For years, motion capture technology has helped video games and movies create better similuations of professional sports. Now the process is being inverted, as real pro athletes turn to computer generated avatars to help them perfect their form and avoid injury.
The New York Times highlights this trend, beginning with a quote from Chris Bregler, an associate professor of computer science and director of the Movement Lab at New York University. “It’s just a matter of time before it goes into not just sports medicine but making a team better,” Dr. Bregler said.
Researchers at the Movement Lab have worked on techniques to peer beneath the skin and calculate exactly how an athlete’s motion is translated to their skeletal system. This can be extremely useful in helping pitchers to improve their delivery in a way that reduces stress on their joints.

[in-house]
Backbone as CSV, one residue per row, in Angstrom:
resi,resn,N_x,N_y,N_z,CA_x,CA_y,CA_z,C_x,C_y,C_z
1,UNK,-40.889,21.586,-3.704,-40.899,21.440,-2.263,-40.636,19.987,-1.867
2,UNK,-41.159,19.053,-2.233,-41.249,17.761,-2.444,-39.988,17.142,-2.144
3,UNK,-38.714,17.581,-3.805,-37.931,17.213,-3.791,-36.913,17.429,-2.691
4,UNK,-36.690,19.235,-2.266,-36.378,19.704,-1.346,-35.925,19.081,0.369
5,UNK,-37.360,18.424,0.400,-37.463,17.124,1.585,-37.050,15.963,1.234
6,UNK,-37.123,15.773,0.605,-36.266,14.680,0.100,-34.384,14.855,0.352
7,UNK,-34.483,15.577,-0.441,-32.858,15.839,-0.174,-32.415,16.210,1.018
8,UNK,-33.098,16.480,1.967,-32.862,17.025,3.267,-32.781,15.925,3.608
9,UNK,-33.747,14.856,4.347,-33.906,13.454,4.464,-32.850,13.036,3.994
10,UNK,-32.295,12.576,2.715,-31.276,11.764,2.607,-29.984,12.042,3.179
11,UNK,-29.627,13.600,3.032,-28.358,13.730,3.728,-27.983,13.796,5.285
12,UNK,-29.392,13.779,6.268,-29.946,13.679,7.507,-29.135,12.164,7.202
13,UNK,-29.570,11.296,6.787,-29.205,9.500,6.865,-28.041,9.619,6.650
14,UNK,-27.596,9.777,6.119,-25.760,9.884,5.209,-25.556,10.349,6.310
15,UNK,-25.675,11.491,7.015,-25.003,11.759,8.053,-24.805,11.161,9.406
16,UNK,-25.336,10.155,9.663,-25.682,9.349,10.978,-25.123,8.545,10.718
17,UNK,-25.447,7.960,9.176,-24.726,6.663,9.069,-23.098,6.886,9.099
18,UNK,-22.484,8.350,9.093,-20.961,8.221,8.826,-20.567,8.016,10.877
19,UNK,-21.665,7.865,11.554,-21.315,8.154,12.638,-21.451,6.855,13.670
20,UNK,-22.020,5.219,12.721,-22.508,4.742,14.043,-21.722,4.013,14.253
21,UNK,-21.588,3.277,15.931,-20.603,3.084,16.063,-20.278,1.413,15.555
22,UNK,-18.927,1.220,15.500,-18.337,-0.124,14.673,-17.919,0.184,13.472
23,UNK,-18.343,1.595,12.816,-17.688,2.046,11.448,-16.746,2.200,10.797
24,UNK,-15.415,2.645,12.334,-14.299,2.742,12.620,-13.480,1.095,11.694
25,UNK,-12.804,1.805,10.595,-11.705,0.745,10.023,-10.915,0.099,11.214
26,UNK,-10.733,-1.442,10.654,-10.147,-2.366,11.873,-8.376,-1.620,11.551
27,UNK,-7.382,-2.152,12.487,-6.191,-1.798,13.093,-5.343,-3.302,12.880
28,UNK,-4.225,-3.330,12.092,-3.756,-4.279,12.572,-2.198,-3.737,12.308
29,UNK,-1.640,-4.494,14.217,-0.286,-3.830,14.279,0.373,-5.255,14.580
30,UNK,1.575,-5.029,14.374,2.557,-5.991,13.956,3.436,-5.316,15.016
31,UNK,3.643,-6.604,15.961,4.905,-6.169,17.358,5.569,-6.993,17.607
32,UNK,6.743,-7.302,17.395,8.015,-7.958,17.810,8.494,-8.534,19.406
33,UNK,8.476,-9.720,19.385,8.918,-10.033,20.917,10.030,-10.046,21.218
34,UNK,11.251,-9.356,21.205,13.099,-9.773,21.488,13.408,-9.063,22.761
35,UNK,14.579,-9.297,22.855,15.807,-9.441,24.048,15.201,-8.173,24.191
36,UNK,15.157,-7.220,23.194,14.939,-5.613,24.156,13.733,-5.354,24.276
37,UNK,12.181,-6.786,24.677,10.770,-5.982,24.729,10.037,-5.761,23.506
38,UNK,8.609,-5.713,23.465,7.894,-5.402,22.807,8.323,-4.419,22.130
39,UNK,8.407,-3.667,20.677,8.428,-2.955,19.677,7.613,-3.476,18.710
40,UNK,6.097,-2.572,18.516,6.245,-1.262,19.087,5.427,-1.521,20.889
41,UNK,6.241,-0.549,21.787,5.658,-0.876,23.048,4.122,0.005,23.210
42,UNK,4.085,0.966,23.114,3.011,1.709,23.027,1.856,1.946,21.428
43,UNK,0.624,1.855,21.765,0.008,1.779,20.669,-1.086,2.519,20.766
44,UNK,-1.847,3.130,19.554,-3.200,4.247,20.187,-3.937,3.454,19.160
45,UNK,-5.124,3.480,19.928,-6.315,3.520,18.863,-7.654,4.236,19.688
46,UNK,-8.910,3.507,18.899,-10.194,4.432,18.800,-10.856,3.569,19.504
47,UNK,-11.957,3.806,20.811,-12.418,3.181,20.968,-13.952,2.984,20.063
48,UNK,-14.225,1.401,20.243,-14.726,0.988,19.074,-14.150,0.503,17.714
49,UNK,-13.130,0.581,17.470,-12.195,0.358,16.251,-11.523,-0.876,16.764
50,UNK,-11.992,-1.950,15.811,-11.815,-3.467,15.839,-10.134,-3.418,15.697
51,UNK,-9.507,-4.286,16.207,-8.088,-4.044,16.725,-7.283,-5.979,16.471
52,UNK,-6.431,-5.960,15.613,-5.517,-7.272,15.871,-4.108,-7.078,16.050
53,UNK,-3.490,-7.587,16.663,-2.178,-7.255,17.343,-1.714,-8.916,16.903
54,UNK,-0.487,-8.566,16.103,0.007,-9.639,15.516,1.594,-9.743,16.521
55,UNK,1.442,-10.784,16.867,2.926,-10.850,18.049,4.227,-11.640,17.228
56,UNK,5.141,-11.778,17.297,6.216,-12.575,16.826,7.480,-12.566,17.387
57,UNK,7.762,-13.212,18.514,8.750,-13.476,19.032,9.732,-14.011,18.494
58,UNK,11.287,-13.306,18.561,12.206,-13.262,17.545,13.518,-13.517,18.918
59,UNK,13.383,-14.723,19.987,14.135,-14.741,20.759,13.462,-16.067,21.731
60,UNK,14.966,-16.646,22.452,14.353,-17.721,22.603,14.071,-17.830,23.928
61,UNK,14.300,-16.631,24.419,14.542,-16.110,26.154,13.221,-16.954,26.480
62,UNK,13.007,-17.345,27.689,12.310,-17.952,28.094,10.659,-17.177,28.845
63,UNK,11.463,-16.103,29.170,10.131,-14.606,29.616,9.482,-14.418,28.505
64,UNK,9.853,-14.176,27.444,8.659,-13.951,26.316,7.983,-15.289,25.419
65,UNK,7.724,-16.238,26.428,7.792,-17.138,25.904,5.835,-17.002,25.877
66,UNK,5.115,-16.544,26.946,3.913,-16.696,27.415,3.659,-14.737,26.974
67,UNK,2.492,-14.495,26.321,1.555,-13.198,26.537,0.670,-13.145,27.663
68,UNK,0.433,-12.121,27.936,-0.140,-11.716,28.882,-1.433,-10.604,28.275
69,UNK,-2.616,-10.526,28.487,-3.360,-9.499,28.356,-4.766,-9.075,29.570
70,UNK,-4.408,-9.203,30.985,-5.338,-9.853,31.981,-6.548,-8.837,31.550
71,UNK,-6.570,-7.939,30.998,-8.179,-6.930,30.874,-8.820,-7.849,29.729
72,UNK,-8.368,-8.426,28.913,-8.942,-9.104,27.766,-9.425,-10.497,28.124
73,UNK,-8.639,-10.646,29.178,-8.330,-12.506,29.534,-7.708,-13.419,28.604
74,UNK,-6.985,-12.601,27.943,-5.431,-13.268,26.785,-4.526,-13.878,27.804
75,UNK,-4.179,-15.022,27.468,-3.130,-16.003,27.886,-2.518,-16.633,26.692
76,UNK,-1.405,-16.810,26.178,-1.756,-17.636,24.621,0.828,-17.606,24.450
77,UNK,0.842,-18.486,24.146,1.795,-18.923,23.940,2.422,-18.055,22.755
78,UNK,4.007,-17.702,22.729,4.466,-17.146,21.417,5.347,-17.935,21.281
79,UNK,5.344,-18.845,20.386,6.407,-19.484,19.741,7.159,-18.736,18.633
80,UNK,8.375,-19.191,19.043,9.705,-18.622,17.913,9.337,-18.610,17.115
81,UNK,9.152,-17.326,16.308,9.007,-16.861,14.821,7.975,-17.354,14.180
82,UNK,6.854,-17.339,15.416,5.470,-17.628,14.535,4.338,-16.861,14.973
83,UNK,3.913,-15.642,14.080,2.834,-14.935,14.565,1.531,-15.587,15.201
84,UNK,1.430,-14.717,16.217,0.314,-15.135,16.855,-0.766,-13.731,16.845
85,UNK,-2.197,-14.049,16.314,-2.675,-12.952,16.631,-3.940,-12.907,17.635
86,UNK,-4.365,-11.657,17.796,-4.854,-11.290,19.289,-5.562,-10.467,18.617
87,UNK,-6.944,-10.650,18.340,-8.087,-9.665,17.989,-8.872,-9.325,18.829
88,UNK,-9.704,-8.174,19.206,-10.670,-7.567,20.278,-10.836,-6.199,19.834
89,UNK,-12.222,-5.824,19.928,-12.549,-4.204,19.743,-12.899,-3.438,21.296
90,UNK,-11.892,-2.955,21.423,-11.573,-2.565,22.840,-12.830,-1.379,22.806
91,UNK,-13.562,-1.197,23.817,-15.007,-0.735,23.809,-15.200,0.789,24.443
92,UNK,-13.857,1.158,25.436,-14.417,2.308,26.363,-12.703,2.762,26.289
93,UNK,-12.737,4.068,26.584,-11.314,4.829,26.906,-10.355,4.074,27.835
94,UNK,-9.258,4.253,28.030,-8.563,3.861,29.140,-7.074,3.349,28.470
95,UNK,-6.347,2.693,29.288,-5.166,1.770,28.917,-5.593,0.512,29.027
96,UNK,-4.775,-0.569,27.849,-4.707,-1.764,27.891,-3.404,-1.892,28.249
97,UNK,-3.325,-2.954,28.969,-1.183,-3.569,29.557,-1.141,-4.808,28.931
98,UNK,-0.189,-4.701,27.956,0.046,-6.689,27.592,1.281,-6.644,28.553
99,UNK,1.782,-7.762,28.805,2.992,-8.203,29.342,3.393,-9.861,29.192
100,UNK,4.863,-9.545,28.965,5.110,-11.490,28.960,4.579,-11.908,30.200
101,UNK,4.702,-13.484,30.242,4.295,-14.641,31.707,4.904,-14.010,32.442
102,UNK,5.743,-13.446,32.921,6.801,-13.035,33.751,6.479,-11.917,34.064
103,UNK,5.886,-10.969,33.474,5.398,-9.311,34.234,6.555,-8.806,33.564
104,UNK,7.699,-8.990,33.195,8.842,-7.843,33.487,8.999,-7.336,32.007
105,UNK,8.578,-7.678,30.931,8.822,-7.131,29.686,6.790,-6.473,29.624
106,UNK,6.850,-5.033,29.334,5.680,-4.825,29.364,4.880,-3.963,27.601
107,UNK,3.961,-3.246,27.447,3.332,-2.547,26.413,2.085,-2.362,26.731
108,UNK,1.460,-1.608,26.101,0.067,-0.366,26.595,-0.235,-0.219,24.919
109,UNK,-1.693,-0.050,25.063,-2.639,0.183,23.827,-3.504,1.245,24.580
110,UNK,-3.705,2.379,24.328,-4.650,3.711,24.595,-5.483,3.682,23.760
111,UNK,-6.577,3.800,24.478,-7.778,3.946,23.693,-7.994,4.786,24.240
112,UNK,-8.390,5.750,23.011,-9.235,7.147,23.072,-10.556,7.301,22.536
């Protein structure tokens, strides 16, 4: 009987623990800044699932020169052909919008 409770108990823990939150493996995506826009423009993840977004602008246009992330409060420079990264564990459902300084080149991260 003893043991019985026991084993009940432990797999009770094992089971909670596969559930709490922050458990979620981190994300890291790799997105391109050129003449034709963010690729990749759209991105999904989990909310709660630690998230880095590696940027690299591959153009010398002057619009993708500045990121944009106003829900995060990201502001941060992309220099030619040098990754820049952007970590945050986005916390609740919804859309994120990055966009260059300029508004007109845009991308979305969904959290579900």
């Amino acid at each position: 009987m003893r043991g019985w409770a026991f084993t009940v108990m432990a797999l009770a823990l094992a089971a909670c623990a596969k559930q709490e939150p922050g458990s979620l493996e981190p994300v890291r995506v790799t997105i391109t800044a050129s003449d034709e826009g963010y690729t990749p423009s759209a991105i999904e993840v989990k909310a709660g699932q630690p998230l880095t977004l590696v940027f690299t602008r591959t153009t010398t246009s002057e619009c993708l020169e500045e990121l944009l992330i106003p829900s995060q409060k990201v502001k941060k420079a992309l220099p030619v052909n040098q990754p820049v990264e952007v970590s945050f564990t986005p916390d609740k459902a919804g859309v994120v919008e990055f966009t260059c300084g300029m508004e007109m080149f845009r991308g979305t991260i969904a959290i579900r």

While there is a hint of science fiction in this new field, it’s really part and parcel of a larger trend among professional sports teams, especially baseball clubs, to rely on data in place of instinct and experience. Yankee fans take note: among the three teams to have begun using motion capture on a regular basis is none other than the Boston Red Sox.